14 August 2009

NECC 2009 Is Over, But Still Lives On

I'm finally through perusing the NECC 2009 schedule to increase my personal learning. If you have some time on your hands, I'd recommend that you glance through the schedule and see what catches your eye. There's a wealth of possible content available from digital storytelling, Moodle, blogs, wikis, SmartBoards, digital portfolios, podcasting, GoogleEarth, cell phones, and on and on.

Or find a session that was recorded. Though, not every session has a video, sometimes there's a url available with valuable resources or you can identify an expert that you can follow on Twitter and/or add a blog to your RSS reader.

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13 August 2009

Beating the No U-Turn Syndrome

Doug Johnson gave this presentation, Beating the No U-Turn Syndrome: New Approaches to Copyright Compliance at NECC 2009. Yep, I'm still working my way through NECC's schedule viewing/listening/learning.

Mr. Johnson says that we will end up being confused at a higher level. What he really did was get me to think about copyright, fair use and becoming more consumer oriented. The statement below from his presentation wiki summarizes his purpose better than I can.
Too long librarians have been seen as “copyright cops,” impeding the use of copyrighted materials by students and staff. This presentation suggests we redefine our roles, helping those we serve take maximum advantage of fair use provisions, finding authorities with a “user-centric” view of copyright enforcement, and teaching others to consider not just the legal, but moral side of intellectual property acquisition, use and re-use.
Our focus should be turned around to what can be done, not what can't be done. Don't be afraid to use fair use. He reminds us that guidelines are only "safe-harbor" limits. You don't infringe by using copyrighted materials in teaching, researching, criticizing, or news reporting. The transformative nature of parody, commentary, quoting to trigger discussion, illustrate, or provide examples are not infringement. Making use of multimedia for personal portfolios, class work, or conference presentations are not infringement.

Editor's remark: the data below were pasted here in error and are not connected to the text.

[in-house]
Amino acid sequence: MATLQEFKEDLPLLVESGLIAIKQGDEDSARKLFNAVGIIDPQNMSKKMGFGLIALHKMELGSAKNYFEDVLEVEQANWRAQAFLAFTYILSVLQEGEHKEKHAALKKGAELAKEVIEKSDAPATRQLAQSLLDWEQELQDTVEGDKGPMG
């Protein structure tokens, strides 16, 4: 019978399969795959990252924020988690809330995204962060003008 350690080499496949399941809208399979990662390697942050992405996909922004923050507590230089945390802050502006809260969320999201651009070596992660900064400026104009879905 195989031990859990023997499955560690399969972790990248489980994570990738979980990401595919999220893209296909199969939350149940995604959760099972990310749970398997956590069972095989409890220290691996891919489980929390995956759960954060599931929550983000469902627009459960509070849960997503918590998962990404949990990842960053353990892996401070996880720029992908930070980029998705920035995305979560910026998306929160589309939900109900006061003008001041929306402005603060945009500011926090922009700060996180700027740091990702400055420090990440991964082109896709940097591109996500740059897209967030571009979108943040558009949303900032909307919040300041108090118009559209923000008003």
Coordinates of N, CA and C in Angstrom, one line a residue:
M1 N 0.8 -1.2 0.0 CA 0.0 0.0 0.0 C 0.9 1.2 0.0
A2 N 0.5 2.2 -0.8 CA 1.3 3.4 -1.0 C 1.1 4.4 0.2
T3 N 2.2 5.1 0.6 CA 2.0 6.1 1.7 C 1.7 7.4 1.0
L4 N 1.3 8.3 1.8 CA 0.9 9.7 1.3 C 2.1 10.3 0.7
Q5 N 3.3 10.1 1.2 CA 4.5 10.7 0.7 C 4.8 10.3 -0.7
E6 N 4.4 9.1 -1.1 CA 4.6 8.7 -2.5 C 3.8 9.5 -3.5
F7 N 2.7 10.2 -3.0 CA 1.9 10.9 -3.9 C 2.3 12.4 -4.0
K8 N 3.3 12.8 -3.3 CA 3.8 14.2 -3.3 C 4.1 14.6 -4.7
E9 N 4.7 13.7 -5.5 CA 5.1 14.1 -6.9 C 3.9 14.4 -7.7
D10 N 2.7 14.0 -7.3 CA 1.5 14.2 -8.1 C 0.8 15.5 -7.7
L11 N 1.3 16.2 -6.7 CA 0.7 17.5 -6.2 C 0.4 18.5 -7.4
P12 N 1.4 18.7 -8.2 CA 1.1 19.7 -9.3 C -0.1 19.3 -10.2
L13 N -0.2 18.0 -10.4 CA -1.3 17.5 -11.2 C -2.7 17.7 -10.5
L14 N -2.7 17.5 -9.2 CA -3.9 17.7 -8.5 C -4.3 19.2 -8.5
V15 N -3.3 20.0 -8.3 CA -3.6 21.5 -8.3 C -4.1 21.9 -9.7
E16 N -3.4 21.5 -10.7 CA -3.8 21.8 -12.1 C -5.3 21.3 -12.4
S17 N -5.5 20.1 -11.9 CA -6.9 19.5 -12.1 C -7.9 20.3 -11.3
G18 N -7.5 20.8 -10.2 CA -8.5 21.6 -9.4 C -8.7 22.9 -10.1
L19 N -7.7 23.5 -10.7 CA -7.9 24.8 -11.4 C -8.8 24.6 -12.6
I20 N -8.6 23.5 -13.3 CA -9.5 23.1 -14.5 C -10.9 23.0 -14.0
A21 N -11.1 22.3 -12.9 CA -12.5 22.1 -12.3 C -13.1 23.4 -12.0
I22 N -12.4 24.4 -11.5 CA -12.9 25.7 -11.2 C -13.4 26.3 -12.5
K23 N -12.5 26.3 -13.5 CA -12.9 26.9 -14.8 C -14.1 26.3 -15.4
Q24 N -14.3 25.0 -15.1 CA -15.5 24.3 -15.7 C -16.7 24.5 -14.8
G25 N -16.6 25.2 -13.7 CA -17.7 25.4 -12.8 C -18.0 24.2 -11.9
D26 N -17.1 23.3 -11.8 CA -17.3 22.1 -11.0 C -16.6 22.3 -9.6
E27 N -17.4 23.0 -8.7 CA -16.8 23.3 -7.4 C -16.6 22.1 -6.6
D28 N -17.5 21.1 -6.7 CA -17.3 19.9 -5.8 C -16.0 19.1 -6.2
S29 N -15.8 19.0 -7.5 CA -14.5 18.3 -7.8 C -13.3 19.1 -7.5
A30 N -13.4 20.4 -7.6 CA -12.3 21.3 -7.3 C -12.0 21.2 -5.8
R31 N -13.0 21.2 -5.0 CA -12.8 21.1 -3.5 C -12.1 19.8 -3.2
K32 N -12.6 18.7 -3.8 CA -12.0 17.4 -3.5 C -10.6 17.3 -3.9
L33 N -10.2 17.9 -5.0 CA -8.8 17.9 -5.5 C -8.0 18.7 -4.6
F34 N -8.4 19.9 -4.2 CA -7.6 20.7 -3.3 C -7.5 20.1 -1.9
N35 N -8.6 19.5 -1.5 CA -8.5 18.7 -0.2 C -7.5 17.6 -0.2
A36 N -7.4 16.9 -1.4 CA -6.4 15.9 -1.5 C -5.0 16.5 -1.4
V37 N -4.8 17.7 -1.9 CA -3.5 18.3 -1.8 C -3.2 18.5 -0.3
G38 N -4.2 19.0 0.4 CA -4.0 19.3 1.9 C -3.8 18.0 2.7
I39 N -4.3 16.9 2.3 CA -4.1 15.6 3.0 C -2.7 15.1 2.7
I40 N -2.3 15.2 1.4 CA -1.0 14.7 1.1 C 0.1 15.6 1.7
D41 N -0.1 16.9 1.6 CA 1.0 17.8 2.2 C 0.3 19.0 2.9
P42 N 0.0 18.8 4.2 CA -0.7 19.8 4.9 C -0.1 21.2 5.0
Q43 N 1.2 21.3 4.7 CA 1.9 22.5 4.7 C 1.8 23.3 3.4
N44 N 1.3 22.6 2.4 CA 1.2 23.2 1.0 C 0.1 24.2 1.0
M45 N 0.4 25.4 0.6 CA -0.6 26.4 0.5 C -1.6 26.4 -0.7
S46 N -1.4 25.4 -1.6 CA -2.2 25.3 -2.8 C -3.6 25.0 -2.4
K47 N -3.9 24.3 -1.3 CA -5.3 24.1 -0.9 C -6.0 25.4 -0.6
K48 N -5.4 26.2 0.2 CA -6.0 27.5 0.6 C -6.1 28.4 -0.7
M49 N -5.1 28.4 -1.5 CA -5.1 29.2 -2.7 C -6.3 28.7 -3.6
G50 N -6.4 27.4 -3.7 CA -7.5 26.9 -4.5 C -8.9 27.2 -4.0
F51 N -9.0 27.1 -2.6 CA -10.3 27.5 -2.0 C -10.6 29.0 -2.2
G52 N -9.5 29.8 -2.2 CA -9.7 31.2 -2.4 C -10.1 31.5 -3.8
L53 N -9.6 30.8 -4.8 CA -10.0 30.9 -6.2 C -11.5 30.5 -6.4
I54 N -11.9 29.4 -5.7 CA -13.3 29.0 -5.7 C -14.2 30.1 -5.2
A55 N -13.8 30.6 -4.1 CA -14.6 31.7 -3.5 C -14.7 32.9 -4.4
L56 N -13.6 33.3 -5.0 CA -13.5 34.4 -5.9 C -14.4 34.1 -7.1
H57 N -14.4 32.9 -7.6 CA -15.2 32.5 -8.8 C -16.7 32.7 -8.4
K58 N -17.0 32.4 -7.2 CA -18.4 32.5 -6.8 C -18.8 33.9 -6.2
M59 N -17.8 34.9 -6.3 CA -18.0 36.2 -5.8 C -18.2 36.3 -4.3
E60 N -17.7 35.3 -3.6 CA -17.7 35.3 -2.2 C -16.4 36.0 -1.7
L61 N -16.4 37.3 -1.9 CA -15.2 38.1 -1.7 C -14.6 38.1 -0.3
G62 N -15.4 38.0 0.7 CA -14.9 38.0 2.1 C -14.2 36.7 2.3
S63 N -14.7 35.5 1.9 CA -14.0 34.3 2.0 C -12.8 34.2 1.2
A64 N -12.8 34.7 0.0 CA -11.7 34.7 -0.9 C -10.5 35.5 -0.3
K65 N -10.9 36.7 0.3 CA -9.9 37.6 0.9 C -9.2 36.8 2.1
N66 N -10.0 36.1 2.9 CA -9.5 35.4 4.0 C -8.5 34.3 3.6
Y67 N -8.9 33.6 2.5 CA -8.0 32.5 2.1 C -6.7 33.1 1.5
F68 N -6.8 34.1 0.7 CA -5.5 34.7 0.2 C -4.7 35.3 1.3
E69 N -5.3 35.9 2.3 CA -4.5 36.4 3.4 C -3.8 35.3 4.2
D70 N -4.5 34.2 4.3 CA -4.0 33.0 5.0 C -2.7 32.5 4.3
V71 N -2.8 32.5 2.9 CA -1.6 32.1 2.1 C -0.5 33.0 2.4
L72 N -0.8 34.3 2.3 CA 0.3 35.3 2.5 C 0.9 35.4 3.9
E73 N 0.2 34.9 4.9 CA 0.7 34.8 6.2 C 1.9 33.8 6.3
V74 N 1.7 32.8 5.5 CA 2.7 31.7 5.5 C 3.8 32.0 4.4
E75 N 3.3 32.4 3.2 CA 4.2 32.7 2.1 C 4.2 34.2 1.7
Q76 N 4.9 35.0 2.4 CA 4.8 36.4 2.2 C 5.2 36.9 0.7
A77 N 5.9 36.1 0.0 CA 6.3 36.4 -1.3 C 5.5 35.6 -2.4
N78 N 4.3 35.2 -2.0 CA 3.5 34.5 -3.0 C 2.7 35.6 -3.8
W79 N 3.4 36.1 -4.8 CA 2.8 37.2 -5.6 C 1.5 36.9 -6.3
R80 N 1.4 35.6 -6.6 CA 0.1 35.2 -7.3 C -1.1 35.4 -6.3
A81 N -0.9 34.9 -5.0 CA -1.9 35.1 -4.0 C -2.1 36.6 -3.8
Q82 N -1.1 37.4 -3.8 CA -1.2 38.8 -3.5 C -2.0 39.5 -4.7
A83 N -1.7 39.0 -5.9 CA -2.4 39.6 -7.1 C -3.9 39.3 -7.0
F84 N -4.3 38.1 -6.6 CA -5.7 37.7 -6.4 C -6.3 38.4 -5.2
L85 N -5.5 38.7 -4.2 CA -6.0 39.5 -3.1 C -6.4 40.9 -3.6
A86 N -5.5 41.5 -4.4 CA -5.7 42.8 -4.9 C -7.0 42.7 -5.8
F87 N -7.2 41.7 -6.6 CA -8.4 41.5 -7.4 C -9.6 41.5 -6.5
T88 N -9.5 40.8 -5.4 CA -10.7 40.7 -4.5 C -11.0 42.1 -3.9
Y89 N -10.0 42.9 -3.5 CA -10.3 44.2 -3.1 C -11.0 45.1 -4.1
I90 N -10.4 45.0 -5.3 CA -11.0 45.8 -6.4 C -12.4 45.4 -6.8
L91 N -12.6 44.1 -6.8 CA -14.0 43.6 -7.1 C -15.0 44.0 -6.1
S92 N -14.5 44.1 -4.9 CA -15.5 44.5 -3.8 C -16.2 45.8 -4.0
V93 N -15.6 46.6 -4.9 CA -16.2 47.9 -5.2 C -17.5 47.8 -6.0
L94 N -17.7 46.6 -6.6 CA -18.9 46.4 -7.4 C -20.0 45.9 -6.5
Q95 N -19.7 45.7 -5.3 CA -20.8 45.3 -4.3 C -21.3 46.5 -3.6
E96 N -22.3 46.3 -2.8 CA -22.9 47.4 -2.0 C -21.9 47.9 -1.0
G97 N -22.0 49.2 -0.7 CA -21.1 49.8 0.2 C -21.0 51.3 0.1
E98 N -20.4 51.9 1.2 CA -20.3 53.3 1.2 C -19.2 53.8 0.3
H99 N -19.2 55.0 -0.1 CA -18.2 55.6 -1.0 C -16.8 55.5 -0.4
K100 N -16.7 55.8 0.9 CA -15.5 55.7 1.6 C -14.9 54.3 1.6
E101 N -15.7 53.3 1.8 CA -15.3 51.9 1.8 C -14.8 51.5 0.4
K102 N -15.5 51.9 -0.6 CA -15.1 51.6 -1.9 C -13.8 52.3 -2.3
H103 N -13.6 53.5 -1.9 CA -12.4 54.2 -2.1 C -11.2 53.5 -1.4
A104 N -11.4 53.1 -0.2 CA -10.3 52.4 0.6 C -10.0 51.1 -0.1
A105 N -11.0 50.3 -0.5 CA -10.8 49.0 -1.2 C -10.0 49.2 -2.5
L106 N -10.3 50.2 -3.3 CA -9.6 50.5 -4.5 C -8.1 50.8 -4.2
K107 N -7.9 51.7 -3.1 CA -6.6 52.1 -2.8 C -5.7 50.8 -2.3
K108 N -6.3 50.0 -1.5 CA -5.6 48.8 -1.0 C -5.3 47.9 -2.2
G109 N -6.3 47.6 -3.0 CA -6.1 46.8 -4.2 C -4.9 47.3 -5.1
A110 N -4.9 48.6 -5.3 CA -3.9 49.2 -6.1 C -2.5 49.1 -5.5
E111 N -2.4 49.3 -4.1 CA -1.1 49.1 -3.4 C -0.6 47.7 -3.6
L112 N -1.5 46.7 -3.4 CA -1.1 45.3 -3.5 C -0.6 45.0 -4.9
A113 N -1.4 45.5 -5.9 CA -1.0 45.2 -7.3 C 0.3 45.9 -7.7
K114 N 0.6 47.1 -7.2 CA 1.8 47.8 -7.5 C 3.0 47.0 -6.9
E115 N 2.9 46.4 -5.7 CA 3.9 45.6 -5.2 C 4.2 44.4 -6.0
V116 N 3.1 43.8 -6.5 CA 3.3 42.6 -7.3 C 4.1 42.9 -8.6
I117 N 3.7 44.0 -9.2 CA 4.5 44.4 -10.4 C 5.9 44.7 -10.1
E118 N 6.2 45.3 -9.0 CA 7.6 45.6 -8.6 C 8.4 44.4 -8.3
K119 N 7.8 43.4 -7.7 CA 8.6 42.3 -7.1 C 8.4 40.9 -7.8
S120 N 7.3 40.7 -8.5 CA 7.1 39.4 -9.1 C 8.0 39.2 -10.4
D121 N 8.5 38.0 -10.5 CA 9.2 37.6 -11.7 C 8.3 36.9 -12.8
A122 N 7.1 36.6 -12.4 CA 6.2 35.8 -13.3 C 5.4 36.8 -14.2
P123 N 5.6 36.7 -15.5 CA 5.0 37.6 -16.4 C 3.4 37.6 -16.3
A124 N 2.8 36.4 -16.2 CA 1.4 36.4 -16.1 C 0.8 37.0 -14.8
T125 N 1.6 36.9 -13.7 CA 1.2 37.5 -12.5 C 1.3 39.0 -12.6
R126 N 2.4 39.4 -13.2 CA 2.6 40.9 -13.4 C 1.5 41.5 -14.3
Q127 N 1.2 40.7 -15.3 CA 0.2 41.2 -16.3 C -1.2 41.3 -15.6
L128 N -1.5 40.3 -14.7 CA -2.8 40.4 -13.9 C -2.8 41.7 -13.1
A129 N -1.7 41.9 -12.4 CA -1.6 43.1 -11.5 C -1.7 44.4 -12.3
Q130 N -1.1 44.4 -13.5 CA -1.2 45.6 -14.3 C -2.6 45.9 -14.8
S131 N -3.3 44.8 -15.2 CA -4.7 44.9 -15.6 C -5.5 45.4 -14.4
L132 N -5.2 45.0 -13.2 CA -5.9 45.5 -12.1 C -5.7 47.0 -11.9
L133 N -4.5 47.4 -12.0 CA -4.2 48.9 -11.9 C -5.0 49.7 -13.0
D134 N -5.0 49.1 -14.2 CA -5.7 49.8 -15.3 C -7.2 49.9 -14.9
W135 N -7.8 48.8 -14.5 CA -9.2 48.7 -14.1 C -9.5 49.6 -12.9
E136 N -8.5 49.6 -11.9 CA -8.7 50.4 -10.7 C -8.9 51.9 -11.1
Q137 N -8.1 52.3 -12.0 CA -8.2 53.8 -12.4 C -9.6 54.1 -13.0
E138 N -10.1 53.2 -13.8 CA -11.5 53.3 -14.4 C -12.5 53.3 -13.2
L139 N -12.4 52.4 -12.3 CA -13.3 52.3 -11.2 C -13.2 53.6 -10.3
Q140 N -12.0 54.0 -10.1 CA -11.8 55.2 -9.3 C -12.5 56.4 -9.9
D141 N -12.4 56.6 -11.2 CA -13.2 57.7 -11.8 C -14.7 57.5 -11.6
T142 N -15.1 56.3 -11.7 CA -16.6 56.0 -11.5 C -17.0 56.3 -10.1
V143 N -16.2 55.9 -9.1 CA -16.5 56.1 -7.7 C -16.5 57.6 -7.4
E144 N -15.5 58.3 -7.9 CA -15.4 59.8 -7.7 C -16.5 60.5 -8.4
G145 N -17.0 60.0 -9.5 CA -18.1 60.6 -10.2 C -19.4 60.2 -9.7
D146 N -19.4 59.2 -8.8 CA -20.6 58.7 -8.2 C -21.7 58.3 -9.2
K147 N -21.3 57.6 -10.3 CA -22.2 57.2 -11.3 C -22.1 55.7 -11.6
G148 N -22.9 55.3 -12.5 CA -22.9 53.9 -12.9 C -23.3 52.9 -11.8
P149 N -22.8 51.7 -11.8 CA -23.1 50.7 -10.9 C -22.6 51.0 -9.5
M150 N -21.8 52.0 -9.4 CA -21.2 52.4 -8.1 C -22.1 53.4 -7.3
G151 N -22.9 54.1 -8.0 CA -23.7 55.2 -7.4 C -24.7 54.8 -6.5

We should push the limits and question authority. Make use of the u-turn assumption that it can be done unless otherwise posted. And think about the "blue laws" of copyright. Blue laws are those laws still on the books, however, they are not enforced because they are so old and obsolete, or they are so violated that they should be taken off the books. Mr. Johnson gives a great list in his presentation and asks us whether or not these uses are something that we want to fight for?

An educator's job is to create thinkers. Let the administrators enforce the laws. Educators should become copyright counselors. "You can't give morals and ethics to others, you can only get others to talk which allows them to clarify their own ethics." And don't become a format bigot.

We should encourage the use of:
  • public domain, copyright friendly, and royalty-free resources.
  • creative commons as a consumer and as a producer so that we can emphathize with creators.
  • discussion to reach an ethical level of comfort when using, creating, and re-mixing content.

The presentation is worth an hour of your time with practical tips to make your job easier. You might want to have the wiki open at the same time you are viewing and listening to the presentation. I found some of the presentation slides on the wiki and was able to read them more easily than those seen on the ISTEVision video presentation.

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10 August 2009

Library of Congress Online: A Navigation Guide for Educators

This NECC 2009 session was presented by Gail Petri , a former school library media specialist, now an Educational Resources Specialist at the Library of Congress with Judith Graves, a former ESL teacher, now Digital Projects Coordinator at the Library of Congress. Here's the summary below:
Bring history alive for your students! Learn strategies and quick tips for accessing more than 13 million primary source treasures and teaching resources at http://www.loc.gov/.
What an absolutely amazing wealth of resources: books, manuscripts, maps, motion pictures, sheet music, sound sheets, photos, prints, sound recordings, and other printed texts. Current and archived exhibitions, American Memory, World Digital Library, Veterans History, and legislative information through Thomas are the LOC's major sections. There are multiple ways to search for information, i.e. browse by topic, collection, time period, geographic location, or media type, as well as search terms. Ms. Petri recommended browsing rather than using search terms. The terminology and subject headings can be very specific so browsing helps you drill down in a search more easily.